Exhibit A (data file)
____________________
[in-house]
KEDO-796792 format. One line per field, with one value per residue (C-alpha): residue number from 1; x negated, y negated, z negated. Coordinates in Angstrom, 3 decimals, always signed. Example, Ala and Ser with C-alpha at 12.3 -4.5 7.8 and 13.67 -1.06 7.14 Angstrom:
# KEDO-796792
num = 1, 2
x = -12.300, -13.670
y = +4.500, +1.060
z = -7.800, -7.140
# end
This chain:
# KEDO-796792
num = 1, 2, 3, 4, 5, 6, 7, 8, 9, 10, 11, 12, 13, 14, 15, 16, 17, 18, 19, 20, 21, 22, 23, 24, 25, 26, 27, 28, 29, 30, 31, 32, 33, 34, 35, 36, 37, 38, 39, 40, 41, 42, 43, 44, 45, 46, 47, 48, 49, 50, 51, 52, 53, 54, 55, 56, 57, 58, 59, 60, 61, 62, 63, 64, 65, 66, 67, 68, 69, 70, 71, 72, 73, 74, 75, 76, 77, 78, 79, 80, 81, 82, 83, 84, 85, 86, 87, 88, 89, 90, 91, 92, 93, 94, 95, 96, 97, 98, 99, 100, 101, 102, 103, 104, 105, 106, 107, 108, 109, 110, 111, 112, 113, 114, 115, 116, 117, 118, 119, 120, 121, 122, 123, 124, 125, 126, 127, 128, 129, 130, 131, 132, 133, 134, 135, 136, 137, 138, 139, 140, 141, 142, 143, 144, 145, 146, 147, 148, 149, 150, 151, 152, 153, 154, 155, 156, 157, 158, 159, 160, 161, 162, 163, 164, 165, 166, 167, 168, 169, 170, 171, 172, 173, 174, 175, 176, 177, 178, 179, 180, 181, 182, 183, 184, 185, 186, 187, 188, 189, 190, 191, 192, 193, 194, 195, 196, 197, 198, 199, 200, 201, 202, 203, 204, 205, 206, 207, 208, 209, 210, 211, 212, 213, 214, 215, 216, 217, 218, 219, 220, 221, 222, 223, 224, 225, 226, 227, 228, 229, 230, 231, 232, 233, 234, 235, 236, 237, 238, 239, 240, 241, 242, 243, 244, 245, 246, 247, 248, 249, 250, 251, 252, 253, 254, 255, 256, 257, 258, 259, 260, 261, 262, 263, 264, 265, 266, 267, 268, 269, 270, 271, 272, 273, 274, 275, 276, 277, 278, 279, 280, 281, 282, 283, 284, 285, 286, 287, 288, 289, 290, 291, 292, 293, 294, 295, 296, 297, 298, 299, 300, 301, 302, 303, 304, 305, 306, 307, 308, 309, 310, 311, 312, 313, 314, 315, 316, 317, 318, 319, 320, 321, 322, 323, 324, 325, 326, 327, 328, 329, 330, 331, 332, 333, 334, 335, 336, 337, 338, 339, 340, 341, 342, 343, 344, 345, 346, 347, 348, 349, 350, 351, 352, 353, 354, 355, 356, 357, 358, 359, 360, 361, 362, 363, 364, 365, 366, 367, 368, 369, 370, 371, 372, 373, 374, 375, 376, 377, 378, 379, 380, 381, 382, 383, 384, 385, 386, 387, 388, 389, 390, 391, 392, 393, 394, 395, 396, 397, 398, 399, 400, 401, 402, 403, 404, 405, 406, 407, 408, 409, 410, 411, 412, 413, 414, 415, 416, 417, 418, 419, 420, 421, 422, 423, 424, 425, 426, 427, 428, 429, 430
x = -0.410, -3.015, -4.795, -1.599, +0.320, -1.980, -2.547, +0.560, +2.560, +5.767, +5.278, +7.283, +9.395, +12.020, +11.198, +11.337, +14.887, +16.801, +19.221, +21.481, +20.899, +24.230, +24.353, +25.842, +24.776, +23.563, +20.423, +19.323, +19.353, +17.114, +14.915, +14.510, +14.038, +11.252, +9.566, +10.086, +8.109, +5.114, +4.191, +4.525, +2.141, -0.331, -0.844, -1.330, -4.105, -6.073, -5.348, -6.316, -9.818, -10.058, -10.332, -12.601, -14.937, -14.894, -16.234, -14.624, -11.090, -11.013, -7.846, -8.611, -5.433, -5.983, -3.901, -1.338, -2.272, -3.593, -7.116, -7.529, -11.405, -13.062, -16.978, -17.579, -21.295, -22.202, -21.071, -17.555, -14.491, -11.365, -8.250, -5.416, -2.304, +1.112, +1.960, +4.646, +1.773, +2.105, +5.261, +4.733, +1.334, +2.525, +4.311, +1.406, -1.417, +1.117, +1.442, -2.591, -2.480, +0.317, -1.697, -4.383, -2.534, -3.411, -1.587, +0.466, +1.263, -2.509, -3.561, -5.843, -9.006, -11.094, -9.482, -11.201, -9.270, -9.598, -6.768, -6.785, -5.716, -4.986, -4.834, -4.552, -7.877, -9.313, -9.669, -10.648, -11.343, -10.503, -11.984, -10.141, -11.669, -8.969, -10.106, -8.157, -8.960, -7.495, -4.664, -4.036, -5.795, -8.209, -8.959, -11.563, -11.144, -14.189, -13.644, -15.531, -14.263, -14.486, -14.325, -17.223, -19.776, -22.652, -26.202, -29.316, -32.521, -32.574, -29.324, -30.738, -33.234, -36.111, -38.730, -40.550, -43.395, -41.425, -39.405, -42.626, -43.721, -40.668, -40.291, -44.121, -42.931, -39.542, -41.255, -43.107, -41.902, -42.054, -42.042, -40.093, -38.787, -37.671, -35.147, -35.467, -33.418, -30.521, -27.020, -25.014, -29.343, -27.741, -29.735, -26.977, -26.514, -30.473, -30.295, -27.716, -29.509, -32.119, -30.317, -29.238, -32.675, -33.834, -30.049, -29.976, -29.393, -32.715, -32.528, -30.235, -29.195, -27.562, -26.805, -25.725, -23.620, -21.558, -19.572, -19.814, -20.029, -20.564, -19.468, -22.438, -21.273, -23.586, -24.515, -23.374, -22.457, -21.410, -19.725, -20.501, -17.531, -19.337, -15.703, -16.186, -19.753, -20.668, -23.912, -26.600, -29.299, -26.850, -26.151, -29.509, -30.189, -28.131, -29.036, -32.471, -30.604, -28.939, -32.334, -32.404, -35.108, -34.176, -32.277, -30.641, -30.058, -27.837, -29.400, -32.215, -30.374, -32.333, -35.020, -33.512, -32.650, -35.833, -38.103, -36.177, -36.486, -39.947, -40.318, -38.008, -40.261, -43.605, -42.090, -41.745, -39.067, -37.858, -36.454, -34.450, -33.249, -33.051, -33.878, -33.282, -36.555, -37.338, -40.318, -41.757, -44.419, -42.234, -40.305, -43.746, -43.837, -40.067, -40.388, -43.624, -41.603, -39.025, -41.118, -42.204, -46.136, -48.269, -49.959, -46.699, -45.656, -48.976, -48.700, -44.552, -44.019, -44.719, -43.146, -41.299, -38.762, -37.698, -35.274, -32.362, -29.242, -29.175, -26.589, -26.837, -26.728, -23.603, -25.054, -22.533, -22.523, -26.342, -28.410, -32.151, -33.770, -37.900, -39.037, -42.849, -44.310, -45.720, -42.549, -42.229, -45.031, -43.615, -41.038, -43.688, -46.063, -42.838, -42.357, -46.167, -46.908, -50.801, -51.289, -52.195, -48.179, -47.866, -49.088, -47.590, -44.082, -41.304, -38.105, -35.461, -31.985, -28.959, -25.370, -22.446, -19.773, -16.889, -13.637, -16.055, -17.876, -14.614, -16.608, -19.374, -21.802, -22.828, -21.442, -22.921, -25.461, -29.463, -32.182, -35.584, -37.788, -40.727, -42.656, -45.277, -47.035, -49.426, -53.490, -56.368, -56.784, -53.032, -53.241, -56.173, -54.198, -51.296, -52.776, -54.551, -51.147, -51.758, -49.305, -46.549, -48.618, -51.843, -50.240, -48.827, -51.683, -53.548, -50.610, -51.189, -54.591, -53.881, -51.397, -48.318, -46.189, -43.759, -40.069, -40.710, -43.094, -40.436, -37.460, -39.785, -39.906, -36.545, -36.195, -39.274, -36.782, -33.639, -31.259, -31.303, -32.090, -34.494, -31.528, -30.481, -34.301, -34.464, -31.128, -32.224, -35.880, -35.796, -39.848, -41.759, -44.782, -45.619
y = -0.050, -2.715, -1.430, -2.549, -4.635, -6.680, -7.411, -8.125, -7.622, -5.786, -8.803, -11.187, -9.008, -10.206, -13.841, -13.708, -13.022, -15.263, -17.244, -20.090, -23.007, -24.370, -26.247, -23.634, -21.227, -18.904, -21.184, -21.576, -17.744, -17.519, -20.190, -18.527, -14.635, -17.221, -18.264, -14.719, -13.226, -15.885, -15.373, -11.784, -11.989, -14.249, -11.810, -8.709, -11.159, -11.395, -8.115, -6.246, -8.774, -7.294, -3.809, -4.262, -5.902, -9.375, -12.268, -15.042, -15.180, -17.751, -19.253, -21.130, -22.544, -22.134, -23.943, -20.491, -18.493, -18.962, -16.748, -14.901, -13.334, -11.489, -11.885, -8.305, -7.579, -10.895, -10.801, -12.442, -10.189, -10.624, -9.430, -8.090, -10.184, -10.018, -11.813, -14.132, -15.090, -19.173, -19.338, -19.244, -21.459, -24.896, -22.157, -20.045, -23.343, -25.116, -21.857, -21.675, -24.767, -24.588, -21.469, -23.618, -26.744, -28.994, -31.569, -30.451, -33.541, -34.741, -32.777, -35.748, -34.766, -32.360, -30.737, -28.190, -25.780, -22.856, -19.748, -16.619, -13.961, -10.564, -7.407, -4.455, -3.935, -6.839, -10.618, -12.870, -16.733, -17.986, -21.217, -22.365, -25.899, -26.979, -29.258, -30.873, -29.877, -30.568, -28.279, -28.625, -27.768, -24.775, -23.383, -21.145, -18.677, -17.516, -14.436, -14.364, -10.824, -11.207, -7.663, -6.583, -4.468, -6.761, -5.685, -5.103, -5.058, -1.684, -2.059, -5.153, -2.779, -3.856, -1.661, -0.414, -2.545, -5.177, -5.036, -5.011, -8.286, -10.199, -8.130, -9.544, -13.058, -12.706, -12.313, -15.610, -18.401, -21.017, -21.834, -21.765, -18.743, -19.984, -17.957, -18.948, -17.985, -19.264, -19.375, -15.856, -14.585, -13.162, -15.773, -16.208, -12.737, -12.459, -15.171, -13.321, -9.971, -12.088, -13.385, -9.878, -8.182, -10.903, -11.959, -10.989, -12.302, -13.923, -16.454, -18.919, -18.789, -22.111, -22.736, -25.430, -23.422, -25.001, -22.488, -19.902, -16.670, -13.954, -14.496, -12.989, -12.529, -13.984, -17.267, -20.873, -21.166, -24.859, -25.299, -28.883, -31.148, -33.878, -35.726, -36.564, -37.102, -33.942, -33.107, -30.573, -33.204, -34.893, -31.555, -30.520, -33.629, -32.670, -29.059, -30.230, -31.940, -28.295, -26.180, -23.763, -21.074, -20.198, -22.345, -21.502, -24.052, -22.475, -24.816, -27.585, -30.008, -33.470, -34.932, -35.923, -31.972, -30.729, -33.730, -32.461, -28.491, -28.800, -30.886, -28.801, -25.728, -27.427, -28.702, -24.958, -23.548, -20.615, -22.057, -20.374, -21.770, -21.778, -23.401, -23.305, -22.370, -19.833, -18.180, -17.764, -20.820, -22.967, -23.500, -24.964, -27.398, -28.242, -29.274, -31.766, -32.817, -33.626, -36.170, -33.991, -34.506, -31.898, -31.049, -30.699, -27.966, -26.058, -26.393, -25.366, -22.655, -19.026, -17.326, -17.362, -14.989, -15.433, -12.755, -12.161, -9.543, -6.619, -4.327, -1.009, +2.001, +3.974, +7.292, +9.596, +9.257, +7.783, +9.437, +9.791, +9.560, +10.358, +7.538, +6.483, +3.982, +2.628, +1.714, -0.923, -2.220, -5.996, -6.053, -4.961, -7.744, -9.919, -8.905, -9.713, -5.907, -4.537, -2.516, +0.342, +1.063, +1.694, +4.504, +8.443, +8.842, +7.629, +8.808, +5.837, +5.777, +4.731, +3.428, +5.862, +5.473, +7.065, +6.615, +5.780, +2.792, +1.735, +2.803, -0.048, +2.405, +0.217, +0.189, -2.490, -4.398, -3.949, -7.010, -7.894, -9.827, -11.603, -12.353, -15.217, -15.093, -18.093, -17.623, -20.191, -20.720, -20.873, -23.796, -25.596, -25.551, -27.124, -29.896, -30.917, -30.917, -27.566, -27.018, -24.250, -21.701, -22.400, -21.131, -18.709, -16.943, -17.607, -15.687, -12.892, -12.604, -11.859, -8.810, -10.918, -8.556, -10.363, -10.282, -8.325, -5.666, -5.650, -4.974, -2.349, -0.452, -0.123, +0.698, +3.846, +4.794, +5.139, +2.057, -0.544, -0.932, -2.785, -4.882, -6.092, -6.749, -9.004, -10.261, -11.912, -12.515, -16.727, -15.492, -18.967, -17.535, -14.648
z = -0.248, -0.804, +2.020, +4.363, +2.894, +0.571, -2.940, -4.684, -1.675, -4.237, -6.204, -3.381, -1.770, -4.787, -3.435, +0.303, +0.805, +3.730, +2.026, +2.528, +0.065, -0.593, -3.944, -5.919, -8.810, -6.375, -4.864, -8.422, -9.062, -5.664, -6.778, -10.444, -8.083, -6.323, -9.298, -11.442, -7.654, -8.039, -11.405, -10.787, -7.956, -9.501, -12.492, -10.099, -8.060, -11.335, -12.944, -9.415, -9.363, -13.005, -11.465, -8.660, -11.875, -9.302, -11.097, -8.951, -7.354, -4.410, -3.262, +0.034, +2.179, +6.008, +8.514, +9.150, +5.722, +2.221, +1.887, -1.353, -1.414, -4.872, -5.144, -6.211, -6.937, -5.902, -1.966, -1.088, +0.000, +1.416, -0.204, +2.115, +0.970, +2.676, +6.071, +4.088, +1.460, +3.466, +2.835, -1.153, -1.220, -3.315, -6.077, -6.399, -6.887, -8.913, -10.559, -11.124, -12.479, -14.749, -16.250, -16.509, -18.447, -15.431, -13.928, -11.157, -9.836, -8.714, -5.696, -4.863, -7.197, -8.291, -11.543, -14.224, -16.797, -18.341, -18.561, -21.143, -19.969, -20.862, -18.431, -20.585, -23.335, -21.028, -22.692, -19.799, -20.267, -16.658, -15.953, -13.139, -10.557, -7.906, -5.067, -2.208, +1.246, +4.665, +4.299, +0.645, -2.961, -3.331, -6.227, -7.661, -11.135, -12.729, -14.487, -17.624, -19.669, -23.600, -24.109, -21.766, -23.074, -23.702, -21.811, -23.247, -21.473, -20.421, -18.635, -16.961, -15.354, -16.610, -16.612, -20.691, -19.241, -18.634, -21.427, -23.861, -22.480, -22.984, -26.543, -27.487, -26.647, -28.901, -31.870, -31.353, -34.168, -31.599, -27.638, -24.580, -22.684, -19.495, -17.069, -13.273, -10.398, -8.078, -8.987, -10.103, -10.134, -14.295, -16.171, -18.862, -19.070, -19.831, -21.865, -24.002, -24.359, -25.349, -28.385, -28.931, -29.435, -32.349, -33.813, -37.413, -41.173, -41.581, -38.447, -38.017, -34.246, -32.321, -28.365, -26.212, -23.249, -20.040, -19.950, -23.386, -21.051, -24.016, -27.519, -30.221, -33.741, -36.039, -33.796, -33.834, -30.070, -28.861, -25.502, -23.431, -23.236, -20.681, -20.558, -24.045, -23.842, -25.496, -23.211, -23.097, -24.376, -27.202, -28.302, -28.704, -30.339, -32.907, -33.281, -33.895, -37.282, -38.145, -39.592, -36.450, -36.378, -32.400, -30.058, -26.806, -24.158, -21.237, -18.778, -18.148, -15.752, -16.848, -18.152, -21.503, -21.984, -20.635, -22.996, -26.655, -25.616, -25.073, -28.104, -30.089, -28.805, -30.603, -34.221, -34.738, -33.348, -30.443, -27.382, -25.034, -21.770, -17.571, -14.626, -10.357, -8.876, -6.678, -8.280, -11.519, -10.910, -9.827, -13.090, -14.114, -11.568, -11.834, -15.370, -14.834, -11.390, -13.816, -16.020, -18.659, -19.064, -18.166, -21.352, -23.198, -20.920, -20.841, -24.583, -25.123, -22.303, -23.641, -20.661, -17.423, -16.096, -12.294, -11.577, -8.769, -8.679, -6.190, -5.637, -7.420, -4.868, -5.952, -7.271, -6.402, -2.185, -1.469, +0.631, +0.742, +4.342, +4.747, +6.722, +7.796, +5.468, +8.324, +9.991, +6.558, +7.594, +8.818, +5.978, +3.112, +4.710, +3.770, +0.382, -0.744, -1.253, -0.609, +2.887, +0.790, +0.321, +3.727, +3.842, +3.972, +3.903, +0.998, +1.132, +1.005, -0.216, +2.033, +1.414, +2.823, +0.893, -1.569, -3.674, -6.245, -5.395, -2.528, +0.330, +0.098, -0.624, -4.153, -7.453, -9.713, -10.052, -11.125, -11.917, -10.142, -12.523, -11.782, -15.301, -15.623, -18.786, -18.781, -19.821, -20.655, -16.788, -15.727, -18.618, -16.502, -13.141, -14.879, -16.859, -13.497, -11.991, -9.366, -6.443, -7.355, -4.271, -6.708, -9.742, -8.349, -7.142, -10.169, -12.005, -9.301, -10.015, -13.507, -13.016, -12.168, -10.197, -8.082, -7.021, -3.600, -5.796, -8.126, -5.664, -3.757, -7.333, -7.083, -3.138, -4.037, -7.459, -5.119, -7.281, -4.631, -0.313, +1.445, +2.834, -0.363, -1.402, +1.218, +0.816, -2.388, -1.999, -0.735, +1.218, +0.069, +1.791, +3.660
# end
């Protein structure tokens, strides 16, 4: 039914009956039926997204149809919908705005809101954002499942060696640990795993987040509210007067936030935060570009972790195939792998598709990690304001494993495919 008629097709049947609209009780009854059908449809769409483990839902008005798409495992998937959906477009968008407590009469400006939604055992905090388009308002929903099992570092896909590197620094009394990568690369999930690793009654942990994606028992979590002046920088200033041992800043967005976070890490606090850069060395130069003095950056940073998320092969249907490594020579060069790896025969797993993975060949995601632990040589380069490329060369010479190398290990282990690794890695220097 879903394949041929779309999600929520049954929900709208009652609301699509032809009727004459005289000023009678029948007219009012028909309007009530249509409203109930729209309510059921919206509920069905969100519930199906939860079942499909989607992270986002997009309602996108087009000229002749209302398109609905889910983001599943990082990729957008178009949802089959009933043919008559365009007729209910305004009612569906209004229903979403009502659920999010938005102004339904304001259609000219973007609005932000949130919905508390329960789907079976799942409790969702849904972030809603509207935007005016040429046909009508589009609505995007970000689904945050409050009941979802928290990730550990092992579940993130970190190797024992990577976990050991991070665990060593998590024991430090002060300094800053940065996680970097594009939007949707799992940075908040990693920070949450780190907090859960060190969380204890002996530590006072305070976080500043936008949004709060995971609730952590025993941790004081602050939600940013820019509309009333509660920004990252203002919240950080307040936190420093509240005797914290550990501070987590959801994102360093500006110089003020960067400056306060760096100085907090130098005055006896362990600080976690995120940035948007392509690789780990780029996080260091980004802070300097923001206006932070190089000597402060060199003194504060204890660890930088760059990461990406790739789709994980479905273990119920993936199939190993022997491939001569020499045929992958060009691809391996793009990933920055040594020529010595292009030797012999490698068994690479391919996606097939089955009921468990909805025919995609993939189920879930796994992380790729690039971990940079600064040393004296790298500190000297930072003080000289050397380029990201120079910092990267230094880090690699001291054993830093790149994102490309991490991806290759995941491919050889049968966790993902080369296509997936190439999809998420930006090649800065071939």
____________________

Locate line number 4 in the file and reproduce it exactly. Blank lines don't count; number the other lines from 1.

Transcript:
num = 1, 2